Posts tagged ‘Bill & Melinda Gates Foundation’

Impatient Optimists: “If We Invest in Women, They Can Feed the World” #hwhtw #IWD12

A great post (with fun graphic!) from the Gates Foundation, as part of its International Women’s Day coverage.

If We Invest in Women, They Can Feed the World

Haven Ley

A breakthrough year with a new global agenda

The importance of highlighting rural women throughout the developing world, and their role in farming, is an exciting and critical message as we celebrate International Women’s Day. This year, those of us supporting rural women in agricultural development were given an extraordinary gift in the form of a focused and data-rich global agenda for women’s empowerment in agriculture.

Initiated by two documents, the 2012 World Development Report and the State of Food and Agriculture Report, and supported by groundbreaking new evidence, this global call to action focuses attention on key disparities in access to and use of agricultural resources (tools, land, and even knowledge) between poor women and men farmers. These reports offer a look at just how much more can be grown — and grown more effectively — if the “gender gaps” between women and men farmers were closed.

This new global agenda, with a focus on the gender gap, unites everyone from global donors to Agricultural Ministers to non-profit organizations. We all have concrete roles to play to ensure women farmers are able to access the tools they need to feed their families.

Read the full post:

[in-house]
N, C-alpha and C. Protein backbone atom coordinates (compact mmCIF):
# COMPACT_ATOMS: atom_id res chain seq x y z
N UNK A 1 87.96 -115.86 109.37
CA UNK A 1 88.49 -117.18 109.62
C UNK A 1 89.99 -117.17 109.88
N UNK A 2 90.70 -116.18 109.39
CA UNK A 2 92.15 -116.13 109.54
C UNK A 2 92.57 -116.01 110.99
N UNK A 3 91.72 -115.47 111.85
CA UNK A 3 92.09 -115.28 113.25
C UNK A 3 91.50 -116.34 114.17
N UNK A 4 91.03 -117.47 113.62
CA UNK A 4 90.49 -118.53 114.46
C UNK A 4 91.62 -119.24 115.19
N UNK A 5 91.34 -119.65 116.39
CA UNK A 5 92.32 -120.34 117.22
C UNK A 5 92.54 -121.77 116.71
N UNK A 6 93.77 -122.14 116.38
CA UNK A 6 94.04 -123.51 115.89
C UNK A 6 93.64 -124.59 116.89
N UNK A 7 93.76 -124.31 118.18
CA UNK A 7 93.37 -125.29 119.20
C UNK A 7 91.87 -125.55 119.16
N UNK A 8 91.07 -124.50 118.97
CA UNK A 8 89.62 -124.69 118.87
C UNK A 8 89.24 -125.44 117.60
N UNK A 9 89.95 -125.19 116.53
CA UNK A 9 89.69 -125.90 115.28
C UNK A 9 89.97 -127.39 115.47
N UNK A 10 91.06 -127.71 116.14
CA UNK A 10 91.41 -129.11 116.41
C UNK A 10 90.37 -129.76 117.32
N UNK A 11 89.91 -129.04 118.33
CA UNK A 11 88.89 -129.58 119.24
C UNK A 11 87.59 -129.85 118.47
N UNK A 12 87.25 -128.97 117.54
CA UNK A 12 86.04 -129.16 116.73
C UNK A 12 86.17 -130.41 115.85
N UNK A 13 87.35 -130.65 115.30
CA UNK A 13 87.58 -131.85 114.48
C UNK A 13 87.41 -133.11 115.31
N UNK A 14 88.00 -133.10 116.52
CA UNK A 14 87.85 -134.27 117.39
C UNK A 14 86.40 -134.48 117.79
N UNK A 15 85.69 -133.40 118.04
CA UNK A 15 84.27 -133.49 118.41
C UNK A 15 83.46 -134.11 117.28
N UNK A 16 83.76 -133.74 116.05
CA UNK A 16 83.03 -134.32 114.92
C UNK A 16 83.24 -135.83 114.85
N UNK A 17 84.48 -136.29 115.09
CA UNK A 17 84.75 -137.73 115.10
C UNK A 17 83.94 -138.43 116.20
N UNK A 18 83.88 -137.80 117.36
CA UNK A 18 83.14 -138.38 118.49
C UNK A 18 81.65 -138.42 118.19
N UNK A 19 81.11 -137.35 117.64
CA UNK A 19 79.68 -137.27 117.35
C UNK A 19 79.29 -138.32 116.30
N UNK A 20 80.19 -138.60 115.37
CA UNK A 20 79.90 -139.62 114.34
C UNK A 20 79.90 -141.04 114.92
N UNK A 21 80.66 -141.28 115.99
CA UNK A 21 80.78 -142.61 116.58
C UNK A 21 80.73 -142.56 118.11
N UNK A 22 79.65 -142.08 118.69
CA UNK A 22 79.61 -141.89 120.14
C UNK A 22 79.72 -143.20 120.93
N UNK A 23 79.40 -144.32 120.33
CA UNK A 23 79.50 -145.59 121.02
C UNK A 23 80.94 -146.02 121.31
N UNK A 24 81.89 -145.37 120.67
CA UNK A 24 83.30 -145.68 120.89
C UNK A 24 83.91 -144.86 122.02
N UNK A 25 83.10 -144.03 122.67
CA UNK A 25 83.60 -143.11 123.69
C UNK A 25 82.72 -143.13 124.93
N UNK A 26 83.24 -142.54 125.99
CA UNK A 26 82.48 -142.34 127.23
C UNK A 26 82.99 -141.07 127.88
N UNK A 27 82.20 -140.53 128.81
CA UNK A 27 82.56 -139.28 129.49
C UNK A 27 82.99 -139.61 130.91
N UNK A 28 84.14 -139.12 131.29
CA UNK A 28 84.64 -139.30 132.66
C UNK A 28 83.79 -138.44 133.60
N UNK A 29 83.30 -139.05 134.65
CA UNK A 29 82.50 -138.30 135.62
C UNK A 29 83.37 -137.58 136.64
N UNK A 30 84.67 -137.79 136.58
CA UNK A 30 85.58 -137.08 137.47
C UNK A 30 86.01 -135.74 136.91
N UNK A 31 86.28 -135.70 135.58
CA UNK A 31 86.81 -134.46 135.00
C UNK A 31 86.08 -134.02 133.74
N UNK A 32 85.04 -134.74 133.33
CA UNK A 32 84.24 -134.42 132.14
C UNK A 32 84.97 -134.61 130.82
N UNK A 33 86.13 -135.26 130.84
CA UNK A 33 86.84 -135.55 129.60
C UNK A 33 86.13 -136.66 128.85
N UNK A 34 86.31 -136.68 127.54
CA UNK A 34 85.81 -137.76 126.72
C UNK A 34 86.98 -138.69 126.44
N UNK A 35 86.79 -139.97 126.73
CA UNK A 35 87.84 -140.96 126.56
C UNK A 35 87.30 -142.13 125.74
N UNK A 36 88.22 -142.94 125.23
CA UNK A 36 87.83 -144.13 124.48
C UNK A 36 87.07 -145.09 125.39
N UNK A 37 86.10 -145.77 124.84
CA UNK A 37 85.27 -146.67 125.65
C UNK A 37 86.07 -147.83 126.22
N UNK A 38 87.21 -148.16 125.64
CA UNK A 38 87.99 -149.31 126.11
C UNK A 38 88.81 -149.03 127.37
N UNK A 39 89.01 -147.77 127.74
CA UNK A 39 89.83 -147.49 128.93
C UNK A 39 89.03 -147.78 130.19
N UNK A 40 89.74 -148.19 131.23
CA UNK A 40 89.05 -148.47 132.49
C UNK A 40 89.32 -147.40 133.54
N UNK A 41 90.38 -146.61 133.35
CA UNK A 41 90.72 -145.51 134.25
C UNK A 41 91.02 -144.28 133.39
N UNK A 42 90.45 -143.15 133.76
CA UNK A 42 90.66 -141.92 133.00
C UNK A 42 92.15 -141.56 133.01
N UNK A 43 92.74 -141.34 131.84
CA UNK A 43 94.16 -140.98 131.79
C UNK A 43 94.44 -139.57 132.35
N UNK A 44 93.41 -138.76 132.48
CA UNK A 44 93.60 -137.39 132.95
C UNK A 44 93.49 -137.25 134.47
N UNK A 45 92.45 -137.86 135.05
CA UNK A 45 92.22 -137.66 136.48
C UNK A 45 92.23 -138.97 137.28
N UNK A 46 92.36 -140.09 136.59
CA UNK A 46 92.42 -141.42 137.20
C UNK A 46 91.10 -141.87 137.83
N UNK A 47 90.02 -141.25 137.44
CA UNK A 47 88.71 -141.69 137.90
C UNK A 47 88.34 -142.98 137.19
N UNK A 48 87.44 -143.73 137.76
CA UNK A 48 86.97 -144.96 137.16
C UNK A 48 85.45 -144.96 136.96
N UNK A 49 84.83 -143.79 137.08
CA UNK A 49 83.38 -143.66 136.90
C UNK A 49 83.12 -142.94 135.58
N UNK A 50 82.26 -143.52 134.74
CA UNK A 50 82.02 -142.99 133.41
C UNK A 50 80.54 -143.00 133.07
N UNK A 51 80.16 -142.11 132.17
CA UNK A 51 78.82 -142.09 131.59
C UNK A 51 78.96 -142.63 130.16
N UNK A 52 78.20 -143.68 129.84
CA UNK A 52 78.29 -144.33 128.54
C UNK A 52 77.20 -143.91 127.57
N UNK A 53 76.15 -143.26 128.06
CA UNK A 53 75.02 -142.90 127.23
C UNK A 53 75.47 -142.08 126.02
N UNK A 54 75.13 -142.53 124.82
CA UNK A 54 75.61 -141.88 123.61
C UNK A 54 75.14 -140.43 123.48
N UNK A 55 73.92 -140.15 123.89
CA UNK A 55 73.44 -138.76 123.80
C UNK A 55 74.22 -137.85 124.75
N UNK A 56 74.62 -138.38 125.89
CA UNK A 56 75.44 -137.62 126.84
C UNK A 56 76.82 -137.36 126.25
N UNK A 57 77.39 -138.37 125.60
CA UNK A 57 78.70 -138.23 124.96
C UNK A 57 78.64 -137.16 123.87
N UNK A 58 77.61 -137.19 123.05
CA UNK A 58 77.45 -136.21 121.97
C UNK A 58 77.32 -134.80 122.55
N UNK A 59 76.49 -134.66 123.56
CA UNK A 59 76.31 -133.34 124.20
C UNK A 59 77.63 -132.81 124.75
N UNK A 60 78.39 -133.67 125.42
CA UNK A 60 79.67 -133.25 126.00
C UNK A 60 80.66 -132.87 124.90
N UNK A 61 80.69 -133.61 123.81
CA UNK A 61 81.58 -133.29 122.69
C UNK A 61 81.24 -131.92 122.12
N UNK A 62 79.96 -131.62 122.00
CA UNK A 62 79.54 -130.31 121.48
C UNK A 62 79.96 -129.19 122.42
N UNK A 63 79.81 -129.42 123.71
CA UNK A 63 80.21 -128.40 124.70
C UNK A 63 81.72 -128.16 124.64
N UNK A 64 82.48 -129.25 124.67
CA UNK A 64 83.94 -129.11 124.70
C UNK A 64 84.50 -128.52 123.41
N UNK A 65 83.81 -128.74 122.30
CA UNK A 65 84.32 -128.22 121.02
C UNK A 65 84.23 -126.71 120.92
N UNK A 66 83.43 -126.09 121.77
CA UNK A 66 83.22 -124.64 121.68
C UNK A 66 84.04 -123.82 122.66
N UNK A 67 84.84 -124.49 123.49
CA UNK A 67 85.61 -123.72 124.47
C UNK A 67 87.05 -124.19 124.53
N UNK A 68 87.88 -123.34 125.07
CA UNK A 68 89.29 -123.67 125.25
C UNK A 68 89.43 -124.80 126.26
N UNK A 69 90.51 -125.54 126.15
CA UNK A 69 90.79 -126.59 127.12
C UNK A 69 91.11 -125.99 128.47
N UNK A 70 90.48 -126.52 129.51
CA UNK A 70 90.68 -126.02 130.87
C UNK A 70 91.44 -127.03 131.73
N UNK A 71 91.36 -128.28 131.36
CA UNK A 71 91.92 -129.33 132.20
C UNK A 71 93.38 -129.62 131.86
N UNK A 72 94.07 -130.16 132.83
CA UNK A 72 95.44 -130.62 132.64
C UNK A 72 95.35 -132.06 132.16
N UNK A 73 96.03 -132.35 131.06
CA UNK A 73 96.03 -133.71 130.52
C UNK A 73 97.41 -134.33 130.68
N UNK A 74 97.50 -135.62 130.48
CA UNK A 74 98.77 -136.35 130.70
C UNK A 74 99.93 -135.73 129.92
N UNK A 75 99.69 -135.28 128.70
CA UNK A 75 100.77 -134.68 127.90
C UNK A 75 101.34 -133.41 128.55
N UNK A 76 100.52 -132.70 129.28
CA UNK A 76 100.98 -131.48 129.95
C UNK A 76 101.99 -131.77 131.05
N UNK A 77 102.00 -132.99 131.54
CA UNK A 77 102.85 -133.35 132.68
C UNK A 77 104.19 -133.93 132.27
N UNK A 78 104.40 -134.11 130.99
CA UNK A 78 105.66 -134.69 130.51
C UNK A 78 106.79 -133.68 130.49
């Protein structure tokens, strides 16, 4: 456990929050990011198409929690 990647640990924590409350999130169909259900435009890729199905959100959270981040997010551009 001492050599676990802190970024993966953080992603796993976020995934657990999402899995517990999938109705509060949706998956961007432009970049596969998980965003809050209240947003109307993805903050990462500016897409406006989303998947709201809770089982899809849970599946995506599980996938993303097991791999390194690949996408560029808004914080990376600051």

March 15, 2012 at 3:22 pm Leave a comment

1,000 Days: Change a Life, Change the Future

On September 22, Secretary of State Hillary Rodham Clinton, U.K. Deputy Prime Minister Nicholas Clegg, Australian Foreign Minister Kevin Rudd, and Melinda Gates, co-chair of the Bill & Melinda Gates Foundation, will announce a five-year public-private global alliance to contribute to the goal of reducing the unmet need for family planning by 100 million women, expand skilled birth attendance and facility-based deliveries, and increase the number of women and newborns receiving quality post-natal care by 2015.”

Secretary Clinton says: “We also know enough about the science of nutrition to know these interventions have the biggest impact when they occur during the first 1,000 days of a child’s existence. That begins with pregnancy and continues through a child’s second birthday. Interventions after that second birthday make a difference, but often cannot undo the damage that was done because of the undernutrition during the first 1,000 days. So we can be very targeted with our investments to save and improve the greatest number of lives.”

Read more:

Secretary Clinton’s speech:

1,000 Days: Change a Life, Change the Future website:

September 22, 2010 at 9:03 pm Leave a comment

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